TEANECK, N.J. (CBSNewYork) — As the demand for a COVID-19 vaccine increases around the country, more vaccination sites are popping up in New Jersey.
CBS2’s Jenna DeAngelis visited a new center in Bergen County on Wednesday.READ MORE: Police Open Fire, Arrest Man Threatening People With Stolen Kitchen Knives In Lower Manhattan
Holy Name Medical Center just opened up a mass vaccination center at a community center in Teaneck. Organizers say the plan is to start slow over the first few days, vaccinating hundreds per day, and ramp up from there.
It’s appointment only to get a vaccine. There is a reminder on a sign leading up to the Rodda Community Center.
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Teaneck police officer Antherson Ramirez let CBS2 shadow him as he checked in and got his vaccine.
“It’s doing our part. As many precautions as we may take, we still have to make contact with people. The last thing we want to do is put other people at risk just because we have to do our job,” Ramirez said.
After receiving his shot, he was brought into an observation area, where those vaccinated wait 15 minutes to make sure they’re good to go. That’s where DeAngelis met Kathleen and Robert Sandt.
“It’s the best day ever, big celebration. We got 12 grandkids we gotta hug, so we’re way overdue,” Robert Sandt said.
Everyone DeAngelis met at the center was able to get vaccinated under phase 1B as first responders or those 75 and older.
Right now, the site in Teaneck is set up with six vaccination stations.
“We’re in our first days and we’re ramping up, again, based on supply. But ultimately, the goal is to be able to vaccinate a minimum of maybe 1,500 people a day … As you can see, we’re set up to have up to 12 and, eventually, we have room that we can do 24 vaccinators. But that would be significant amount of supply needed to support that operation,” said Nancy Palamara, Holy Name’s vice president of diagnostics and therapeutics.
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The Centers for Disease Control recently expanded guidelines for vaccination eligibility to everyone 65 and older. Gov. Phil Murphy said beginning Thursday, the state will follow suit. In addition, certain people between 16 and 64 will also be eligible.
“With medical conditions as defined by the Centers for Disease Control and Prevention, that increase the risk of severe illness from the virus,” Murphy said.
That includes, on the honor system, cancer, kidney disease, COPD, Down syndrome, heart problems, obesity, along with smokers.
“Smoking puts you at significant risk for an adverse result from COVID-19 and there are 2 million smokers in New Jersey that fit into this category,” state Health Commissioner Dr. Judy Persichilli said.
Murphy said there are about 260 different distribution sites and six mega sites in the state, but more doses are needed from the federal government.READ MORE: NYPD: Suspect Grabbed 11-Year-Old Girl's Hair, Tried To Choke Her At Stuyvesant Square Park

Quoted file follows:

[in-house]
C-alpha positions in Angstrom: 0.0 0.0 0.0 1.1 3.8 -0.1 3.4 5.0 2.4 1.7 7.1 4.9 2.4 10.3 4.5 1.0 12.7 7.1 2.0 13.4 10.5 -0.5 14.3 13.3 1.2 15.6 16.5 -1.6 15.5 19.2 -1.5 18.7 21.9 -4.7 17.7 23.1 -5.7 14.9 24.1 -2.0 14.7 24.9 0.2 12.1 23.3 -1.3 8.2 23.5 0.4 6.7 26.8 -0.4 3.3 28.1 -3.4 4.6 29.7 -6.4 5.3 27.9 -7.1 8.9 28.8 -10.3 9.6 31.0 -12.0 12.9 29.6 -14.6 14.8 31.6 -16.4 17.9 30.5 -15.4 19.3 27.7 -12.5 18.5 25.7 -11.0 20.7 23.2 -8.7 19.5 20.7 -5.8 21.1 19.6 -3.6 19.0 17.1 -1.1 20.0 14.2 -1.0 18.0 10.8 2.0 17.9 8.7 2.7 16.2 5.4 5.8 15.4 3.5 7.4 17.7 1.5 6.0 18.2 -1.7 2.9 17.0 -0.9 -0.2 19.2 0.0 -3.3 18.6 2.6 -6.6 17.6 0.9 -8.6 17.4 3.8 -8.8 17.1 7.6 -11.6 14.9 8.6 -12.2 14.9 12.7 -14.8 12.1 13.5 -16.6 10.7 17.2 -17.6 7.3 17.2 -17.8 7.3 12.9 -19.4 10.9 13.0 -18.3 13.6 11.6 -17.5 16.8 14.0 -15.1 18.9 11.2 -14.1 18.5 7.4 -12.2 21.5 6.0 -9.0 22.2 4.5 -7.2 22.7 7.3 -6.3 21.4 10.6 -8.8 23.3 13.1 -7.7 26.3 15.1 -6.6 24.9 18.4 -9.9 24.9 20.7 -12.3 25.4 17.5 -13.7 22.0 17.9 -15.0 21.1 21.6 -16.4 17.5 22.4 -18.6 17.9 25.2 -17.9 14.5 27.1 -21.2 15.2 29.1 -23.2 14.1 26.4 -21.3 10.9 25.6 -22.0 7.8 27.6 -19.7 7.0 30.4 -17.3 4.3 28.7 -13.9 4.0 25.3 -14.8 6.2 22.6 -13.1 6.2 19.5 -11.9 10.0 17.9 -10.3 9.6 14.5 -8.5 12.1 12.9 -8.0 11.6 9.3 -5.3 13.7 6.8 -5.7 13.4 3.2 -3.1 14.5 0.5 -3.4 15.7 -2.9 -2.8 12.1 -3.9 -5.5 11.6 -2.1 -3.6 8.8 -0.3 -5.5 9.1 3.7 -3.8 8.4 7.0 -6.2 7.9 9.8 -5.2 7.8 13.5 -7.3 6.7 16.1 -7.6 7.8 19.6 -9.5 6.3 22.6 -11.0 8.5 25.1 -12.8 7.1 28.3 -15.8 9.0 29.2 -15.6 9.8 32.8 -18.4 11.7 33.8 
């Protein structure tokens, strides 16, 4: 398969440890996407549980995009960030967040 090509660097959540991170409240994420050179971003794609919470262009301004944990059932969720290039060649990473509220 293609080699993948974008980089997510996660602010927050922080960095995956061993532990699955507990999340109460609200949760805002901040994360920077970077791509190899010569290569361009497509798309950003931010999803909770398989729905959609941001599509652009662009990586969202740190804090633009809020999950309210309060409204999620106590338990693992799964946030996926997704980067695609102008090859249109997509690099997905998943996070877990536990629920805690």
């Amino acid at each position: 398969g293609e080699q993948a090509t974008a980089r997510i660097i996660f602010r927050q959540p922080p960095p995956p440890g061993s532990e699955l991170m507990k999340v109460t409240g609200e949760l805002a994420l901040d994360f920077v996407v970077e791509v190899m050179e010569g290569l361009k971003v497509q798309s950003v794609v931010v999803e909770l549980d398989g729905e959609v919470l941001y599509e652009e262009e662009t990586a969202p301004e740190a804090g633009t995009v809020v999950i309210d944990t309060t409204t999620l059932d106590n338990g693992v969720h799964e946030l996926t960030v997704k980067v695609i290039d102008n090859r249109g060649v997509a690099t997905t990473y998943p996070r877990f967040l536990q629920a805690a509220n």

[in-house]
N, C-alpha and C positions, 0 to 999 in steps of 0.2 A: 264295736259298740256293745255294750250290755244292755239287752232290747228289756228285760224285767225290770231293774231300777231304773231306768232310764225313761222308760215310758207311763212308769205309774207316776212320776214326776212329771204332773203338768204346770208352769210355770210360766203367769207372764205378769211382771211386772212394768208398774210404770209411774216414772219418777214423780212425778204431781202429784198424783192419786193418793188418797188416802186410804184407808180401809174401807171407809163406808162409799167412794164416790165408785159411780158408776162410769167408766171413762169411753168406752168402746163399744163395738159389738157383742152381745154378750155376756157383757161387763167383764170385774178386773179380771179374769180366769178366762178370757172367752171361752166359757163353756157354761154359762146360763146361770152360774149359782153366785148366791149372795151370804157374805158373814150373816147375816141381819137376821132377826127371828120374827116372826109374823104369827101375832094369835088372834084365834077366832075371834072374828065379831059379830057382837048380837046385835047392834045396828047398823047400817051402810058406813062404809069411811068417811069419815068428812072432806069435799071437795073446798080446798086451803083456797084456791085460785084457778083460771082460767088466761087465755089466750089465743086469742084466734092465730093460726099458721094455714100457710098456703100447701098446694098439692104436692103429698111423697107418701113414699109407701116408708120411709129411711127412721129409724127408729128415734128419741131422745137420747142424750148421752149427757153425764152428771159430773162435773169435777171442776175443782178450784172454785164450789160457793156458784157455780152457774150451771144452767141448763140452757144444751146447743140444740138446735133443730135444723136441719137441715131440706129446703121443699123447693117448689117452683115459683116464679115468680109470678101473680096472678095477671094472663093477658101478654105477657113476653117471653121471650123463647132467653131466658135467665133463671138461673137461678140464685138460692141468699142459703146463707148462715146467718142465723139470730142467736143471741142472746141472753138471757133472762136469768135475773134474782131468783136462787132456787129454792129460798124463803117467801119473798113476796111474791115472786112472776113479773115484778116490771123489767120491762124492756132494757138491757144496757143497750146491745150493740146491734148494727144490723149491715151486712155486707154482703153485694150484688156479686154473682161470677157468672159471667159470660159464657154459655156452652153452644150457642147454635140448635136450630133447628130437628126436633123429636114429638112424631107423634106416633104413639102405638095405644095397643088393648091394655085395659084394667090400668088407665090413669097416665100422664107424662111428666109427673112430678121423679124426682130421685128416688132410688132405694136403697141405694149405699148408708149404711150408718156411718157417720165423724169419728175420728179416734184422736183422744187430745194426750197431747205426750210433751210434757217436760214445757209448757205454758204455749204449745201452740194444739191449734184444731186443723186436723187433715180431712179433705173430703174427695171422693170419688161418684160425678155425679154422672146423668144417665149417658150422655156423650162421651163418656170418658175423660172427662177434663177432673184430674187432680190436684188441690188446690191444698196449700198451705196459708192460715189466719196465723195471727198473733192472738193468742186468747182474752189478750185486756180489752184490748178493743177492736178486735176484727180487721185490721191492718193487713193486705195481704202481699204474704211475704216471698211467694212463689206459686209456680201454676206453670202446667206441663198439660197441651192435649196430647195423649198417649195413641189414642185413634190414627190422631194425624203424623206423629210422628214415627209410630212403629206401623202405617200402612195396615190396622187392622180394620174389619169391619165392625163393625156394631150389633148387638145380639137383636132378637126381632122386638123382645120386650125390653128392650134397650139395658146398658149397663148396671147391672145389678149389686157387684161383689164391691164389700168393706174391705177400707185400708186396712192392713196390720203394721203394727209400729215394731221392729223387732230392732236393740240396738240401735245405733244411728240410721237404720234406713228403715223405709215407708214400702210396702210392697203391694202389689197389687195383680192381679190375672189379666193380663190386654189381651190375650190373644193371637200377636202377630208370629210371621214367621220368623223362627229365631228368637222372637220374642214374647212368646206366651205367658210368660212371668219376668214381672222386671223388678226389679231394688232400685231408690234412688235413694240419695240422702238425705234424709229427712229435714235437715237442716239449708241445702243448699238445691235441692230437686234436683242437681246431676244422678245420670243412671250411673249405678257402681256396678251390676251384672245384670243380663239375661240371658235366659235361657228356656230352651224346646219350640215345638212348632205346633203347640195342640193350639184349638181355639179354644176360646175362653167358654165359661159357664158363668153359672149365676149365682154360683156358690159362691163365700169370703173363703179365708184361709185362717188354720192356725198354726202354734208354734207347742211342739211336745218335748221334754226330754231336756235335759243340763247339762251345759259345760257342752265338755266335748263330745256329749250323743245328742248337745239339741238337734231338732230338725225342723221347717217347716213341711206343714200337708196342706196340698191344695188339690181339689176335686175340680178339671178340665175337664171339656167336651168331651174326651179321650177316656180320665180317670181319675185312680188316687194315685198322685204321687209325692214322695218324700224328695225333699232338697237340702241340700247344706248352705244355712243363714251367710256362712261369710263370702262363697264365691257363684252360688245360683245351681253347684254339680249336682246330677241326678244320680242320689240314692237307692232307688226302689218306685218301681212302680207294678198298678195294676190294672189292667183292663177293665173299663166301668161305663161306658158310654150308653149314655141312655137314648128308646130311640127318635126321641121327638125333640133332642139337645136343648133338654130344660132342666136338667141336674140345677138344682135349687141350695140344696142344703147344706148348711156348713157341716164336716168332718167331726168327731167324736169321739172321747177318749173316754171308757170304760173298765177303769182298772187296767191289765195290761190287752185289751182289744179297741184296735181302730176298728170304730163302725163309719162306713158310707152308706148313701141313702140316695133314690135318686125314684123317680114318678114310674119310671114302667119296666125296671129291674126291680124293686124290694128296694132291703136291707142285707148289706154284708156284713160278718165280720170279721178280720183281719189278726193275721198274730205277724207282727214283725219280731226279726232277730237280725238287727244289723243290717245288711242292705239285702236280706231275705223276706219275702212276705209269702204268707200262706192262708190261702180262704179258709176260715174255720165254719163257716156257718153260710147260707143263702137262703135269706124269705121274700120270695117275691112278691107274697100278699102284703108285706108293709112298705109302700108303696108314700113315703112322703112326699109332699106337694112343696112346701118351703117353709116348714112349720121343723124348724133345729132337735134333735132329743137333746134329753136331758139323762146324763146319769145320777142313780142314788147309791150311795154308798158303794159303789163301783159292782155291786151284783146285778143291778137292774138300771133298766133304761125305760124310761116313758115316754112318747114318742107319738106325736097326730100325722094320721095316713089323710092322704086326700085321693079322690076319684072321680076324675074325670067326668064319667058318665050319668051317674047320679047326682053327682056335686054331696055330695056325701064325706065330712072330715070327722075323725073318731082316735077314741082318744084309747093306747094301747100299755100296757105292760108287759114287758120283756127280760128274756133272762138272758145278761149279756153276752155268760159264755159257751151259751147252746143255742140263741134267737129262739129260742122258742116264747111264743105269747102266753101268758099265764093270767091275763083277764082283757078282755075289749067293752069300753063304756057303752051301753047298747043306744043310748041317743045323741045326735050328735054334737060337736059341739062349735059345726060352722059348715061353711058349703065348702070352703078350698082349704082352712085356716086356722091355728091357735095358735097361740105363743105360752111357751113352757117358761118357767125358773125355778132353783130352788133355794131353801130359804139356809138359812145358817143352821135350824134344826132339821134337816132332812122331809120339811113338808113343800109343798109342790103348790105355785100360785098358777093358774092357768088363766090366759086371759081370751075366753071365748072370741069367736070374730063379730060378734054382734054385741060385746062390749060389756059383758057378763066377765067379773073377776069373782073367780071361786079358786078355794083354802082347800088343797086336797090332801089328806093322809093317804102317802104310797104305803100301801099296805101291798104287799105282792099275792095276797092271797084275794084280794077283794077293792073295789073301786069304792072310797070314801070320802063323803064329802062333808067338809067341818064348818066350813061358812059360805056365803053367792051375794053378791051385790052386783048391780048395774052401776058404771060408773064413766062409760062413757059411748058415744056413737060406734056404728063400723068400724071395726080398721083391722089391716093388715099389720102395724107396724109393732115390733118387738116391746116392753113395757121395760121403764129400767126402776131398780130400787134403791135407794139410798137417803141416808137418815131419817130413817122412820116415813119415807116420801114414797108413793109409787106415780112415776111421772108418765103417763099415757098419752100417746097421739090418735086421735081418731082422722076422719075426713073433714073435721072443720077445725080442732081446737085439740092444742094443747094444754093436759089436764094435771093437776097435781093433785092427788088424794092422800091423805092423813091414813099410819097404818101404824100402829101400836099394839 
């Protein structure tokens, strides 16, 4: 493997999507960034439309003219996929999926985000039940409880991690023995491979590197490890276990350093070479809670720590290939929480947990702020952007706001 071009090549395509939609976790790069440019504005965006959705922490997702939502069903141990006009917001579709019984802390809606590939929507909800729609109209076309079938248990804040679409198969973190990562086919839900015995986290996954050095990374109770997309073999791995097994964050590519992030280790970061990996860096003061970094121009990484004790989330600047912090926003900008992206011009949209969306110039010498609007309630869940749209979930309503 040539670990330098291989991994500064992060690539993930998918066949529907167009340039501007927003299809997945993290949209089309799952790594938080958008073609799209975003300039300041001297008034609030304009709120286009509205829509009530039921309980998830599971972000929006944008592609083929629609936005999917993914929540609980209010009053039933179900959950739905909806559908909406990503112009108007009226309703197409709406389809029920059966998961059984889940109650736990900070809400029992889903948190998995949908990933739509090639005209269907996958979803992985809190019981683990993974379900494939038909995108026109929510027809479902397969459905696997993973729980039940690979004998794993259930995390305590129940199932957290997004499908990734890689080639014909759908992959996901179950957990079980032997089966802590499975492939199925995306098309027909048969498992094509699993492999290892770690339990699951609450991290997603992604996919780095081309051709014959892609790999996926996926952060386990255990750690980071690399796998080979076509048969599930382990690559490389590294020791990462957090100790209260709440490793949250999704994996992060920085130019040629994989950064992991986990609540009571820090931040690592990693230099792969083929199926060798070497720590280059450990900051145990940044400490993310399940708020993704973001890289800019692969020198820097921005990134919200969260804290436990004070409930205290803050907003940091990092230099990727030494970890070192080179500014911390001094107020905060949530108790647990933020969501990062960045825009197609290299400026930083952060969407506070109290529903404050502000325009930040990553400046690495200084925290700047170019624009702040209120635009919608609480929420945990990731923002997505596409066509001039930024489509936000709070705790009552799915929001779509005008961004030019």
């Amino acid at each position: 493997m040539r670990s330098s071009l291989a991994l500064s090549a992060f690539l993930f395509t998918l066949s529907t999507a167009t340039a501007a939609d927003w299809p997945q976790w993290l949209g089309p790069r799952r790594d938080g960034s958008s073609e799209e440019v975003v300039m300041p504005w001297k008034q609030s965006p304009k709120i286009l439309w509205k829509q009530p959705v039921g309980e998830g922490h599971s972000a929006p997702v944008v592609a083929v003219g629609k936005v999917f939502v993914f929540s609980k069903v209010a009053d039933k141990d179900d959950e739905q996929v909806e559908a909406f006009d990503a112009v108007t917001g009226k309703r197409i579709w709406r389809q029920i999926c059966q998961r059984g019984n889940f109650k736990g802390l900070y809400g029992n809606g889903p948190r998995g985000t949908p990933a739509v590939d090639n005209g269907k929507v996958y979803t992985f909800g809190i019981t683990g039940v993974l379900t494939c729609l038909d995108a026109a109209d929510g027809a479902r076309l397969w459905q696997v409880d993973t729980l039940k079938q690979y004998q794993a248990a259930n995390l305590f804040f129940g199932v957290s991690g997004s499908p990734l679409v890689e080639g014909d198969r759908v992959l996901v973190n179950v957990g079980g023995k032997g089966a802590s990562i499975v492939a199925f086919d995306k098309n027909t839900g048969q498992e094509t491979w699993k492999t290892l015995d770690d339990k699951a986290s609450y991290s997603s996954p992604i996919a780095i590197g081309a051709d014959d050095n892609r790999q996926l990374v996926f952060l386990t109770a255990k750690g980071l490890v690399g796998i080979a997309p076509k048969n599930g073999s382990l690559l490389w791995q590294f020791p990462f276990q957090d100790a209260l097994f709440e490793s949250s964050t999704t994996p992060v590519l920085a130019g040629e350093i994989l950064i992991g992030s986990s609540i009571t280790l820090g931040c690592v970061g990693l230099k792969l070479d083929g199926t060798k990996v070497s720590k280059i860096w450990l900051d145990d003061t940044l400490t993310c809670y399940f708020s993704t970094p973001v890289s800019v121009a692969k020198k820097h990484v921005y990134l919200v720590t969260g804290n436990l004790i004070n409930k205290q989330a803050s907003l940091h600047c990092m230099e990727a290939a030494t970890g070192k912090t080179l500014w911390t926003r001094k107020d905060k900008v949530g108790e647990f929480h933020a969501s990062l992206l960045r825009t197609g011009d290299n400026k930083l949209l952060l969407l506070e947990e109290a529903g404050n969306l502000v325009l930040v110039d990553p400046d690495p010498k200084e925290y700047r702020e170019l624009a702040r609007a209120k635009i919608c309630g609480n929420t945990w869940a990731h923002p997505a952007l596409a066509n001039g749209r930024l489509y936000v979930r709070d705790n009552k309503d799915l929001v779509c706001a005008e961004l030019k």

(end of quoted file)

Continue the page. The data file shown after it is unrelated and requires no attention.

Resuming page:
That was echoed by Bergen County Executive James Tedesco at the vaccination site at Bergen New Bridge Medical Center.
“The facility can handle hundreds and hundreds and hundreds of vaccines a day. The list is going to grow because we add more people. The issue is the supply of the vaccine,” Tedesco said.
Back in Teaneck, the goal is to eventually vaccinate a minimum of 1,500 people a day, but officials made it clear — more doses are needed.
State data shows more than 264,000 doses have been administered so far. A CDC tracker shows New Jersey has been given more than 654,000 doses.
Watch Jenna DeAngelis’ report —
Meanwhile, in New York, Gov. Andrew Cuomo has said limited federal allocation is impacting distribution of the vaccine, but in a tweet Wednesday, he stated doses administered have increased by 67,000.
Outside New York City and in the suburbs, some eligible for the vaccine did not make it past the first step.
Rockland County resident Gus Gabriel said when he couldn’t make a COVID vaccine appointment in Rockland, he tried booking an appointment in Westchester County, but he says there was no availability there for months.
He’s worried about his 77-year-old mother.
“Then they moved to 65-plus when people 75-plus didn’t even have a chance to register,” Gabriel told CBS2’s Cory James.
Seventy-nine-year-old Orange County, New York, resident Anita Gandolfo is experiencing that too and can only get the vaccine if she travels 50 miles away and waits until March.
“All week, I’ve been checking with places. Nobody in Orange County has the vaccine this week, including very big medical conglomerates,” she said.
Orange County executive Steve Neuhaus says supply is a challenge.
“We got 800 doses personally delivered to the county last Tuesday. We went through it all within 24 hours, and unfortunately, we requested an additional 3,000 doses on Friday and only received 200,” he said.
Some don’t understand why they’re expanding eligibility so soon.
“Smoking cigarettes, age of 16,” Gabriel said. “It is ridiculous.”
“We are the most vulnerable population,” Gandolfo said.
But others say someone getting the vaccine is better than no one.
CBS2’s Jenna DeAngelis and Cory James contributed to this reportMORE NEWS: De Blasio Administration 'Disappointed' With Judge's Decision To Temporarily Stop Plan To Change City Retiree Health Benefits
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